Seniors who are on Medicare are finding that more of their doctors are opting out of this government health insurance program. But, currently, if they choose to purchase another health insurance plan, or pay out of pocket to see a doctor, seniors must forfeit not only their present Social Security benefits, but also all prior Social Security benefits they have received as well. While we have been understandably focused on the intrusion of Obamacare in our lives, a lesser known federal health mandate, which has linked together Medicare and Social Security, is intruding upon the privacy and healthcare freedom of seniors.
Fortunately, Sen. Jim DeMint (R-SC) and some other Republican senators have introduced a new bill entitled the Retirement Freedom Act (RFA), which hopes to allow individuals to opt out of Medicare Part A without forfeiting Social Security benefits. In addition, the RFA is expected to bring an estimated immediate savings of $1.5 billion of taxpayer funds, even if only 1 percent of eligible seniors opt out of Medicare Part A in favor of private health care insurance.
Medicare and Social Security first became linked together in 1993, when a Clinton administration program rule, i.e. government bureaucrats, unnecessarily tied these two government programs together without review by the elected representatives of the American people. However, in 2008, a lawsuit, entitled Hall v. Sebelius, filed by several seniors, challenged the Clinton-era rule. The seniors, who had all contributed to Medicare and Social Security throughout their employment histories, argued that the applications for Medicare and Social Security benefits are voluntary and not dependent on each other, and that forced participation in Medicare violates the right to privacy. They concluded that they should be able to opt out of Medicare, as their health insurance plan, without forfeiting their Social Security benefits.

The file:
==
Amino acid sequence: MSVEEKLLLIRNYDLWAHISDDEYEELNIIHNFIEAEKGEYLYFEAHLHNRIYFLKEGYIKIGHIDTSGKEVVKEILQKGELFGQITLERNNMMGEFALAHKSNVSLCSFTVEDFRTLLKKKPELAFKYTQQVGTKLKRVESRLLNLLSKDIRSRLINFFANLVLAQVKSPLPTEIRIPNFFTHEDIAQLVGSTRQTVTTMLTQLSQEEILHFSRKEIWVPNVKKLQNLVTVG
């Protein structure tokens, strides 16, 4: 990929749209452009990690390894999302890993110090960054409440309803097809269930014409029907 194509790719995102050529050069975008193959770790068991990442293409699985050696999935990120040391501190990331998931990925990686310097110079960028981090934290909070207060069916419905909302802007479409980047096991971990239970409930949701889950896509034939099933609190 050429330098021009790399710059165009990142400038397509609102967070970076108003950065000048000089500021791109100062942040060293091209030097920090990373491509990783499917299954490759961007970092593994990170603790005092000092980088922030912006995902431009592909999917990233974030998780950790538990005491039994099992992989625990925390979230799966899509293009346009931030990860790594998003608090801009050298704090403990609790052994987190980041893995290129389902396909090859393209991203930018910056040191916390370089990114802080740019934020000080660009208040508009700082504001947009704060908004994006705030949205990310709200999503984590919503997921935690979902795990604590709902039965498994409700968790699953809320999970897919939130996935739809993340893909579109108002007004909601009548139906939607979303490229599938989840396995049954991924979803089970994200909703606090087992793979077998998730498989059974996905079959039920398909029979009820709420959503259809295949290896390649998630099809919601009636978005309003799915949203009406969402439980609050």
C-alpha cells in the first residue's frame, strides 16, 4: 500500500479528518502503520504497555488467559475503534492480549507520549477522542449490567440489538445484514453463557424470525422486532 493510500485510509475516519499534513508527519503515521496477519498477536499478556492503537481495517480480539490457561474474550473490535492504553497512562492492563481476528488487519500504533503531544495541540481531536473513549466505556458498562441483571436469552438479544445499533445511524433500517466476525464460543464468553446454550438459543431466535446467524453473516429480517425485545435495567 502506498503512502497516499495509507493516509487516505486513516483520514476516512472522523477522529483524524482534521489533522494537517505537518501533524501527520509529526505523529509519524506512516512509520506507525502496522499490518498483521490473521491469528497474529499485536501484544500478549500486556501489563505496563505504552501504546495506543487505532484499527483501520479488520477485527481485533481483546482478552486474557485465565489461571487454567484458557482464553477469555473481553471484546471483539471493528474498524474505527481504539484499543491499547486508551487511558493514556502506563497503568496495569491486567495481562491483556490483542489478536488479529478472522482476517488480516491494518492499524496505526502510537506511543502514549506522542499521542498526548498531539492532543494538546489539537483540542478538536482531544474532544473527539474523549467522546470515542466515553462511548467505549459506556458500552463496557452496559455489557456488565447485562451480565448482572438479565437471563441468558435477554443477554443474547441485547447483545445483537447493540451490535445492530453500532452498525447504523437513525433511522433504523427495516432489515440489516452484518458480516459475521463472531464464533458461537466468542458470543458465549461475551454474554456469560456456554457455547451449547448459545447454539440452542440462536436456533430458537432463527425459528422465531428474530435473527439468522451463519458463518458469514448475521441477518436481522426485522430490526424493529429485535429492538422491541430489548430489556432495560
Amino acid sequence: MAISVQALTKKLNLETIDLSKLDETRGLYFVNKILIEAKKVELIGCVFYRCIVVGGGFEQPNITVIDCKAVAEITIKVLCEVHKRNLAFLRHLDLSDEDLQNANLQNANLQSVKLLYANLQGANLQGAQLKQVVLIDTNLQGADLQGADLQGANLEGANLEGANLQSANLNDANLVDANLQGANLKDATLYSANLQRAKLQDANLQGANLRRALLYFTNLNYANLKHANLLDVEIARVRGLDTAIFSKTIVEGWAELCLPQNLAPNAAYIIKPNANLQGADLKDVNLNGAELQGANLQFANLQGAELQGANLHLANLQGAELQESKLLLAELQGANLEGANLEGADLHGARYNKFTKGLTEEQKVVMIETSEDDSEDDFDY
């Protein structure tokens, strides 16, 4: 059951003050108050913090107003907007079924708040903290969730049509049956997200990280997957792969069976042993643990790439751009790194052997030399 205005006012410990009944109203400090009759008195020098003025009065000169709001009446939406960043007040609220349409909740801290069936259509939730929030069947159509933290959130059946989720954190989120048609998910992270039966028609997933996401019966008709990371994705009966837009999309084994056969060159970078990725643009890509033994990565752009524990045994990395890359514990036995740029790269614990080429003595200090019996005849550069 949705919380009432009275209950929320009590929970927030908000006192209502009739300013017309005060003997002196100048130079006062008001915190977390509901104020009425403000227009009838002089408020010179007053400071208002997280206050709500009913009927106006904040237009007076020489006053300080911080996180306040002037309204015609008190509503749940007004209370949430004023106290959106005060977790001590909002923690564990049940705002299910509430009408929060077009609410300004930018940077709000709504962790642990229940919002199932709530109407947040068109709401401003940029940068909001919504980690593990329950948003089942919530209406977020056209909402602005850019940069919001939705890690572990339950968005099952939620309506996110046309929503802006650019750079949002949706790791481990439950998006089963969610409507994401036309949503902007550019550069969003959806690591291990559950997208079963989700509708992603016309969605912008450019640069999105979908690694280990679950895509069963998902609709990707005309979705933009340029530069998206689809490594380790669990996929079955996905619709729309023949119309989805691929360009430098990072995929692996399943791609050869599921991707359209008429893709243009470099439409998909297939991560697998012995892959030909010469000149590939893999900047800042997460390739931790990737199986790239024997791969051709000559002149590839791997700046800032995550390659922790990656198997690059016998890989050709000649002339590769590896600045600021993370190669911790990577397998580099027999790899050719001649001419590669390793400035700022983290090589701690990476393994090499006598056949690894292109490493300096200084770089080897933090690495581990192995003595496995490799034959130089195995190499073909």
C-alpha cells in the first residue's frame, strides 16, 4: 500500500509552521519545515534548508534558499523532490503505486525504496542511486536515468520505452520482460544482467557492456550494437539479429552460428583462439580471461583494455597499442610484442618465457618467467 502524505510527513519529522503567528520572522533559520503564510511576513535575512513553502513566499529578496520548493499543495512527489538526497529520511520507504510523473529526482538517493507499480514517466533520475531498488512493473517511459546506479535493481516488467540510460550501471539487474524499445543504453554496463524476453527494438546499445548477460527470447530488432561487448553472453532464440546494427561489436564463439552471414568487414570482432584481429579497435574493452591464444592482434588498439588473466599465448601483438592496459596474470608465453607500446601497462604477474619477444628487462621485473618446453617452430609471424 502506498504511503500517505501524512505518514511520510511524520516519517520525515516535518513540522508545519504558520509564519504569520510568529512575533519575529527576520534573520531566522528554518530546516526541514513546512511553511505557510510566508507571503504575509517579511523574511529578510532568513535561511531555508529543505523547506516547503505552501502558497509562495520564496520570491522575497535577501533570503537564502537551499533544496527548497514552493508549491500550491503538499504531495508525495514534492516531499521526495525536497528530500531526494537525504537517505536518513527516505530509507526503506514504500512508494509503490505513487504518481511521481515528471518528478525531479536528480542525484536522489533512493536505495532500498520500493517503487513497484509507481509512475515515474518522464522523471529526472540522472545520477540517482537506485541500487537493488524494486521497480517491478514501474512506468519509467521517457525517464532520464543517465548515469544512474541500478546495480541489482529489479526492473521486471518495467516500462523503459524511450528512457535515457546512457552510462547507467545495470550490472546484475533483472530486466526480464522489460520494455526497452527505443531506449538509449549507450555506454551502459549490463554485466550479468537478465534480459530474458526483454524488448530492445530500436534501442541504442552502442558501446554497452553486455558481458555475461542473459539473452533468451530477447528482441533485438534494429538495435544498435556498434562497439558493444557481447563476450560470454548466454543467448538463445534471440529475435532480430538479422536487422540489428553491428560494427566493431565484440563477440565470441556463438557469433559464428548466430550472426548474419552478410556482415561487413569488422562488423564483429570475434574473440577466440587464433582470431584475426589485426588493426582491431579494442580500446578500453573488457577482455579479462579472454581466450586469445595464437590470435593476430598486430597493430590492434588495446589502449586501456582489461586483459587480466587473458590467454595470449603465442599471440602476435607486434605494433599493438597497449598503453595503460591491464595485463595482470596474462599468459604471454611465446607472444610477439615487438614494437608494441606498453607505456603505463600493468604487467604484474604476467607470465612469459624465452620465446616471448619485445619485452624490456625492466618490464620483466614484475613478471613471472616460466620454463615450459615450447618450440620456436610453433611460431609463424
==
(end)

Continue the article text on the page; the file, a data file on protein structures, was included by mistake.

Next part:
Perhaps the most fascinating aspect of this lawsuit is that U.S. District Judge Rosemary Collyer, former general counsel of the National Labor Relations Board, who heard the case, had sided with the plaintiffs throughout much of its duration, ruling that “neither the statute nor the regulation specifies that Plaintiffs must withdraw from Social Security and repay retirement benefits in order to withdraw from Medicare.” At one point, Judge Collyer even refused the Obama administration’s request for dismissal of the case.
Nevertheless, in a stunning reversal, in late March of this year, the judge wrote that “requiring a mechanism for plaintiffs and others in their situation to ‘dis-enroll’ would be contrary to congressional intent, which was to provide ‘mandatory’ benefits under Medicare Part A and for those receiving Social Security Retirement benefits.”
Essentially, Judge Collyer ruled that an “entitlement” is “mandatory.” It’s not hard to see that the main concepts of this case are but a heartbeat away from Obamacare, which, essentially, will be Medicare for everyone if it is allowed to reach its final destination.
By introducing the Retirement Freedom Act, Sen. DeMint and the other Senate Republicans are not only underscoring the importance of healthcare freedom for seniors, but they are also modeling a parallel course for the repeal of Obamacare as well. If Americans “opt out” of government entitlement programs, federal spending will clearly be cut. And while it may be worthwhile to argue the constitutionality of government healthcare in the judiciary, ultimately, Americans should want their elected officials, not judges, to remove the barriers to their personal freedom.